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Strength of Materials Under Simple Stress 13

steel, ultimate, pounds, iron, tensile, inch and square

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13. Materials in Tension. Practically the only materials used extensively under tension are timber, wrought iron and steel, and to some extent cast iron.

14. Timber. A successful tension test of wood is difficult, as the specimen usually crushes at the ends when held in the test ing machine, splits, or fails otherwise than as desired. Hence the tensile strengths of woods are not well known, but the following may be taken as approximate average values of the ultimate atxengthe of the woods named, when "dry out of doors." Hemlock, 7,000 pounds per square inch.

White pine, 8,000 Yellow pine, long leaf, 12,000 44 " " , short leaf, 10,000 44 Douglas spruce, 10,000 66 White oak, 12,000 " Red oak, 9,000 66 15. Wrought Iron. The process of the manufacture of wrought iron gives it a "grain," and its tensile strengths along and across the grain are unequal, the latter being about three-fourths of the former. The ultimate tensile strength of wrought iron along the grain varies from 45,000 to 55,000 pounds per square inch. Strength along the grain is meant when not otherwise stated.

The strength depends on the size of the piece, it being greater for small than for large rods or bars, and also for thin than for thick plates. The elastic limit varies from 25,000 to 40,000 pounds per square inch, depending on the size of the bar or plate even more than the ultimate strength. Wrought iron is very ductile, a specimen tested in tension to destruction elongating from 5 to 25 per cent of its length.

16. Steel. Steel has more or less of a grain but is practically the same strength in all directions.. To suit different purposes, steel is made of various grades, chief among which may be men tioned rivet steel, sheet steel (for boilers), medium steel (for bridges and buildings), rail steel, tool and spring steel. In general, these grades of steel are hard and strong in the order named, the ultimate tensile strength ranging from about 50,000 to 160,000 pounds per square inch.

There are several grades of structural steel, which may be described as follows:* 1. Rivet steel: Ultimate tensile strength, 48,000 to 58,000 pounds per square inch.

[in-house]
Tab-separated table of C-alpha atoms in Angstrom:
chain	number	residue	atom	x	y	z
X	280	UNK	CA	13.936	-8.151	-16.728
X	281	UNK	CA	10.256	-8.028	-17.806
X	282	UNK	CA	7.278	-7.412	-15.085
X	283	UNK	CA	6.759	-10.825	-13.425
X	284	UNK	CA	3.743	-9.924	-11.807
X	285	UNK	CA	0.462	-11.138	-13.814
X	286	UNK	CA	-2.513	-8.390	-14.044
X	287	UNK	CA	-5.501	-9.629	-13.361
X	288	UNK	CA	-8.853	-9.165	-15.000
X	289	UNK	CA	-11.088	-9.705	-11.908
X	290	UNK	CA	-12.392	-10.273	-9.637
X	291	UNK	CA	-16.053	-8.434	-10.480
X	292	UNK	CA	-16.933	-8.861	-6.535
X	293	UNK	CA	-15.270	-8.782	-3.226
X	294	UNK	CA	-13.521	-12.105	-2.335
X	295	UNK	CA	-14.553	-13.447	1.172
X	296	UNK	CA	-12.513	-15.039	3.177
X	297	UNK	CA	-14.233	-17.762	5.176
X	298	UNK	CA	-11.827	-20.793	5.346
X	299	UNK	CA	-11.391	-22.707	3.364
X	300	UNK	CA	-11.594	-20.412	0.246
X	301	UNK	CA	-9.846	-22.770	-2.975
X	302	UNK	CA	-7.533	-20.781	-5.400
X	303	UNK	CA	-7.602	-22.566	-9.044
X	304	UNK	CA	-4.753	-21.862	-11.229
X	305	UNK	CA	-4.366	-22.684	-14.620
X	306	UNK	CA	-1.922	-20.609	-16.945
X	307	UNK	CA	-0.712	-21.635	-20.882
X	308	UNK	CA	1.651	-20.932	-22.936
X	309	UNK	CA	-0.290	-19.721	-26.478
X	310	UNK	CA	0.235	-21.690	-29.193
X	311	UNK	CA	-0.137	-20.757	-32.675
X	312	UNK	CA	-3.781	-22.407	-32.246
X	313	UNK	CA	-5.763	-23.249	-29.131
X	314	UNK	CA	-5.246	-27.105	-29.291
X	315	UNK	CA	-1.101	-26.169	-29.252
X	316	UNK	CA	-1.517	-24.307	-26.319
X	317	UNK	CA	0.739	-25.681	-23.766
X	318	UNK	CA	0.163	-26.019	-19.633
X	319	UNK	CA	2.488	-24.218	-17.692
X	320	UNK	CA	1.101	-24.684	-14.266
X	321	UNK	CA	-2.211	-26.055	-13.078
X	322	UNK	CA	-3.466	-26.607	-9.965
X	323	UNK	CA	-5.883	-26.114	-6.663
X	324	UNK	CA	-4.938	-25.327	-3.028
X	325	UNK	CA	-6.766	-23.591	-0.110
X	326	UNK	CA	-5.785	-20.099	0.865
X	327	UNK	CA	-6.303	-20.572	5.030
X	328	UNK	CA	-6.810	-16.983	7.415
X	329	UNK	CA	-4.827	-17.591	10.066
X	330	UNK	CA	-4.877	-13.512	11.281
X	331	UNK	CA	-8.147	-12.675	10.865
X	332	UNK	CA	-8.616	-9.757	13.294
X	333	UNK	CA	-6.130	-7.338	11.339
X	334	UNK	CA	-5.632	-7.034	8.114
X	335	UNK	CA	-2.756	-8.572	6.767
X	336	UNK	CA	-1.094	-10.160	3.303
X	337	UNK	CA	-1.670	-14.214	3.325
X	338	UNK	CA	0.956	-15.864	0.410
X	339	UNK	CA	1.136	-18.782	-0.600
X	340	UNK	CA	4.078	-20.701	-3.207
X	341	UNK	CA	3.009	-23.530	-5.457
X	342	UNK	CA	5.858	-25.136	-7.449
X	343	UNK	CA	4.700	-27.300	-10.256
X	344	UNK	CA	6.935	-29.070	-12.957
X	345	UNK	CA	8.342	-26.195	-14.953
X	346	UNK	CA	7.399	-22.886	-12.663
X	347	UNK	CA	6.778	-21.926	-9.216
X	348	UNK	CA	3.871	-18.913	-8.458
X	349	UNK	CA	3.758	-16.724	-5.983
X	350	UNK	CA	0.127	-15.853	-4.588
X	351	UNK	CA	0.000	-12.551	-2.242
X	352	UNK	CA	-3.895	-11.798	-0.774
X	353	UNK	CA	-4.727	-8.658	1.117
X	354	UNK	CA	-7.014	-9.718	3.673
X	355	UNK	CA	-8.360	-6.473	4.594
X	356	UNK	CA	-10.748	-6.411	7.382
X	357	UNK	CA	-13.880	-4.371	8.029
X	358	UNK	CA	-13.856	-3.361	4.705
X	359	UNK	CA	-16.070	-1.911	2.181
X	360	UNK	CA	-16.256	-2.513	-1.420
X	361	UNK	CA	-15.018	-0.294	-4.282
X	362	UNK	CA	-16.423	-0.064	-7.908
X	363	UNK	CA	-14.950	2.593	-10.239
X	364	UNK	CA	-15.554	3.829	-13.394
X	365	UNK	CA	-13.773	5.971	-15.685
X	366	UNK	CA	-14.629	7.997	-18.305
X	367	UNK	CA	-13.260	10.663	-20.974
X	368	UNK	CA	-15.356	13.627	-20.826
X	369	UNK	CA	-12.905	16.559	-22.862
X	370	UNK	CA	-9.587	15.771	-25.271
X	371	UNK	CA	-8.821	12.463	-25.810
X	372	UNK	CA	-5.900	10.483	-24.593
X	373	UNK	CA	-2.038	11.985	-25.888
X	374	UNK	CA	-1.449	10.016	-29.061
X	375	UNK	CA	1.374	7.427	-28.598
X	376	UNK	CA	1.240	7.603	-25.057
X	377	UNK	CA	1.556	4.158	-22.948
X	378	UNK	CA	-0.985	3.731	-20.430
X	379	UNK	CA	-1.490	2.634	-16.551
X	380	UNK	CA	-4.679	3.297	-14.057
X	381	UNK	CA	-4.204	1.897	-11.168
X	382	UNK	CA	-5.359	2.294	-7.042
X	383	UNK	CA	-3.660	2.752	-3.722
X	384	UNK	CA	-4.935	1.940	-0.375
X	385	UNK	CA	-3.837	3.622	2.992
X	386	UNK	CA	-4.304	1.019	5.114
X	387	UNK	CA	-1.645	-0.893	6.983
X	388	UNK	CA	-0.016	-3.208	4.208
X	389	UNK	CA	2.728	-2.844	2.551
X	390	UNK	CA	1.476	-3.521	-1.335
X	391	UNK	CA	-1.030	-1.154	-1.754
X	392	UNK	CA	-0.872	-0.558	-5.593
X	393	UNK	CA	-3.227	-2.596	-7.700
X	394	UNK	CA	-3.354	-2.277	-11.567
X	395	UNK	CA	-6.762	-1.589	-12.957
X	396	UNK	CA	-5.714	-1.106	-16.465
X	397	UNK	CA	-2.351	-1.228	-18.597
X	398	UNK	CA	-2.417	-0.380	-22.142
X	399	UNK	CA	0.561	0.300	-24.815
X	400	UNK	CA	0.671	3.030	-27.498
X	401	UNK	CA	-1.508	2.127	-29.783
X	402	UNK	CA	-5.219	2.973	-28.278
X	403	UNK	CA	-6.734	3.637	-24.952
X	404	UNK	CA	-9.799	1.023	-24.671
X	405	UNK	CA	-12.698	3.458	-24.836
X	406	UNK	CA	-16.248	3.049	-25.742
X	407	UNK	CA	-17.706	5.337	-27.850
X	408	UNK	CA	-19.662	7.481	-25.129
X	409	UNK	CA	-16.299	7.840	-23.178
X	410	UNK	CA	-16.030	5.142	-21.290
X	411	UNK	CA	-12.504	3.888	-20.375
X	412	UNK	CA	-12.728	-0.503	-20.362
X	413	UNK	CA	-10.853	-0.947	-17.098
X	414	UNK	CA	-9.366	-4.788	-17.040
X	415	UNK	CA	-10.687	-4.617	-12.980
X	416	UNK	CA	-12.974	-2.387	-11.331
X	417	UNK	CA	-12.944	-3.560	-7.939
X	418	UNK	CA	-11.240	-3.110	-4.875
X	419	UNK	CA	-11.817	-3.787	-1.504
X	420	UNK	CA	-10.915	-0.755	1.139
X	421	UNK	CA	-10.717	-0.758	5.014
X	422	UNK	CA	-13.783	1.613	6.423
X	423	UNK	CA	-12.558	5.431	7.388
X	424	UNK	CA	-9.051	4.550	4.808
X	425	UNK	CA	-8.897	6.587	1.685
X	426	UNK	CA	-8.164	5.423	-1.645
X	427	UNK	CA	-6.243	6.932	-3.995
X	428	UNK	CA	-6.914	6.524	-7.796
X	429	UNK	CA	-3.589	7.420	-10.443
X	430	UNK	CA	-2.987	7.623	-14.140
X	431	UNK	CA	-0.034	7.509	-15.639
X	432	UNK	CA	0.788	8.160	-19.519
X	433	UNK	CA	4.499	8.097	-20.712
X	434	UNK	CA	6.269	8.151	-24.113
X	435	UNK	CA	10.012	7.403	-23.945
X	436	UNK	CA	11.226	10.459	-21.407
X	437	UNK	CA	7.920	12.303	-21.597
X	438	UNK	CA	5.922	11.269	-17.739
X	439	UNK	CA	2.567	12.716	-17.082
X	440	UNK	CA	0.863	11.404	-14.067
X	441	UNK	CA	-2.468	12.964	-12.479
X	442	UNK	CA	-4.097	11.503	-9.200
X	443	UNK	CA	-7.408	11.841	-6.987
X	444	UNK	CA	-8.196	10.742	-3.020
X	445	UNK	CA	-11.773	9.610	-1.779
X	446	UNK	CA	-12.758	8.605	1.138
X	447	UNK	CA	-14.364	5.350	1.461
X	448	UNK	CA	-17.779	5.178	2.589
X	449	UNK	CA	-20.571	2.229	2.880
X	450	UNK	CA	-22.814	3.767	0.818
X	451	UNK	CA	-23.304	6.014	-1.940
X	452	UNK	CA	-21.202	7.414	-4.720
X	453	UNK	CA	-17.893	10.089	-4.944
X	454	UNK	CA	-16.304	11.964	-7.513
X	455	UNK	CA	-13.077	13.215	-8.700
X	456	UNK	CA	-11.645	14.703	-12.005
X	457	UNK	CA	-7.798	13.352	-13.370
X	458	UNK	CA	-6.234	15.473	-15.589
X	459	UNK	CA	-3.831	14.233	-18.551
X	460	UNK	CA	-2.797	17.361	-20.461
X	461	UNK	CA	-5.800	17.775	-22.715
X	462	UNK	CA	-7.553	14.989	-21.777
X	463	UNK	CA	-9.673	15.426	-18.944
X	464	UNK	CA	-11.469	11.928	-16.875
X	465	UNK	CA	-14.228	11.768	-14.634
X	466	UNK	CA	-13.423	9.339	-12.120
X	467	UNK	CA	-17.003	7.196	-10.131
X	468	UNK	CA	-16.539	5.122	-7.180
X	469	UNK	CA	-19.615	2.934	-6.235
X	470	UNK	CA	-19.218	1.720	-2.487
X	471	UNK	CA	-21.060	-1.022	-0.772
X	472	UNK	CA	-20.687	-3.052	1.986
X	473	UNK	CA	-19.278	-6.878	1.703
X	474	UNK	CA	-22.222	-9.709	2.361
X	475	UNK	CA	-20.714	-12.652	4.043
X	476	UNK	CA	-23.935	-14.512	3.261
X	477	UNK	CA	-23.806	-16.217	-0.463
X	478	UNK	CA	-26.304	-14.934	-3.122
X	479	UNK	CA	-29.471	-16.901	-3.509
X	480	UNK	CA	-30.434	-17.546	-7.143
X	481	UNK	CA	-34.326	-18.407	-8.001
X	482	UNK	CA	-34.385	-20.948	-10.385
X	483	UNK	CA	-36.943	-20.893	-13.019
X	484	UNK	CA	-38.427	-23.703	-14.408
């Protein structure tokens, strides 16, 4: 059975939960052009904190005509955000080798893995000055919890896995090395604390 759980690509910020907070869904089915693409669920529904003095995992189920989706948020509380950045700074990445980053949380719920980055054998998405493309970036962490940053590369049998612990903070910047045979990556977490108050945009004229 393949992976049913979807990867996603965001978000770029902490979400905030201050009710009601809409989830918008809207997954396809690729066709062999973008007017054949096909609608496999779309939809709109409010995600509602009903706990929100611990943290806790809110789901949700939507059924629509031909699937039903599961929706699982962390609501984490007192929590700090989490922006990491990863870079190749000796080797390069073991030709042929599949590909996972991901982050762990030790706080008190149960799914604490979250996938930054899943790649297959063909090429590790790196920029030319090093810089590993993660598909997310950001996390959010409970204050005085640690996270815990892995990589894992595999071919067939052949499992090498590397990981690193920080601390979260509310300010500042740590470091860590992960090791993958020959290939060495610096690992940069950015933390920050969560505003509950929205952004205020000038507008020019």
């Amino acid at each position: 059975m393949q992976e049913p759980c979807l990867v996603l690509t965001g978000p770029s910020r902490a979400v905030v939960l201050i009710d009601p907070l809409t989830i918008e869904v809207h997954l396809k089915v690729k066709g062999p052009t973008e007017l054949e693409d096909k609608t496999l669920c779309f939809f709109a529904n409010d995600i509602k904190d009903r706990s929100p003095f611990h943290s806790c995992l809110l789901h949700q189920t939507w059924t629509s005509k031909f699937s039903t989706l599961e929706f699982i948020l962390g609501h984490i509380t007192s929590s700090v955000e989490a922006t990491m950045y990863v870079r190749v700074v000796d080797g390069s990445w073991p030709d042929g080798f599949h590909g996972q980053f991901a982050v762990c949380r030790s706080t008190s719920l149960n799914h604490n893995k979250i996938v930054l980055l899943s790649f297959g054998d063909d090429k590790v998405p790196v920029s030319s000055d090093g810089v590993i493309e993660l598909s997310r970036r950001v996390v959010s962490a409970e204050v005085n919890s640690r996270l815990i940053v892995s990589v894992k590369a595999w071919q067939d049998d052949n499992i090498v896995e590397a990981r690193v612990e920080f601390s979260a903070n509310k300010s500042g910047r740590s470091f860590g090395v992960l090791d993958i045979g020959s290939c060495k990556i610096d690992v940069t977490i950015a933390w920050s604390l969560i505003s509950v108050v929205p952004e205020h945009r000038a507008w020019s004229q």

Elastic limit, not less than one-half the ultimate strength. Elongation, 26 per cent.

Bends 180 degrees flat on itself without fracture.

*Taken from "Manufacturer's Standard Specifications." 2. Soft steel: Ultimate tensile strength, 52,000 to 62,000 pounds per square inch. Elastic limit, not less than one-half the ultimate strength. Elongation, 25 per cent.

Bends 180 degrees flat on itself.

3. Medium steel: Ultimate tensile strength, 60,000 to 70,000 pounds per square inch. Elastic limit, not less than one-half the ultimate strength. Elongation, 22 per cent.

Bends 180 degrees to a diameter equal to the thickness of the specimen without fracture.

17. Cast Iron.

As in the case of steel, there are many grades of cast iron. The grades are not the same for all localities or districts, but they are based on the appearance of the fractures, which vary from coarse dark grey to fine silvery white.

The ultimate tensile strength does not vary uniformly with the grades but depends for the most part on the percentage of "combined carbon" present in the iron. This strength varies from 15,000 to 35,000 pounds per square inch, 20,000 being a fair average.

Cast iron has no well-defined elastic limit (see curve for cast iron, Fig. 5). Its ultimate elongation is about one per cent.

1. A steel wire is one-eighth inch in diameter, and the ulti mate tensile strength of the material is 150,000 pounds per square inch. How large is its breaking load ? Ans. 1,840 pounds.

2. A wrought-iron rod (ultimate tensile strength 50,000 pounds per square inch) is 2 inches in diameter. How large a steady pull can it safely bear ? Ans. 39,270 pounds.

18. Materials in Compression.

Unlike the tensile, the compressive strength of a specimen or structural part depends on its dimension in the direction in which the load is applied, for, in compression, a long bar or rod is weaker than a short one. At present we refer only to the strength of short pieces such as do not bend under the load, the longer ones (columns) being dis cussed farther on.

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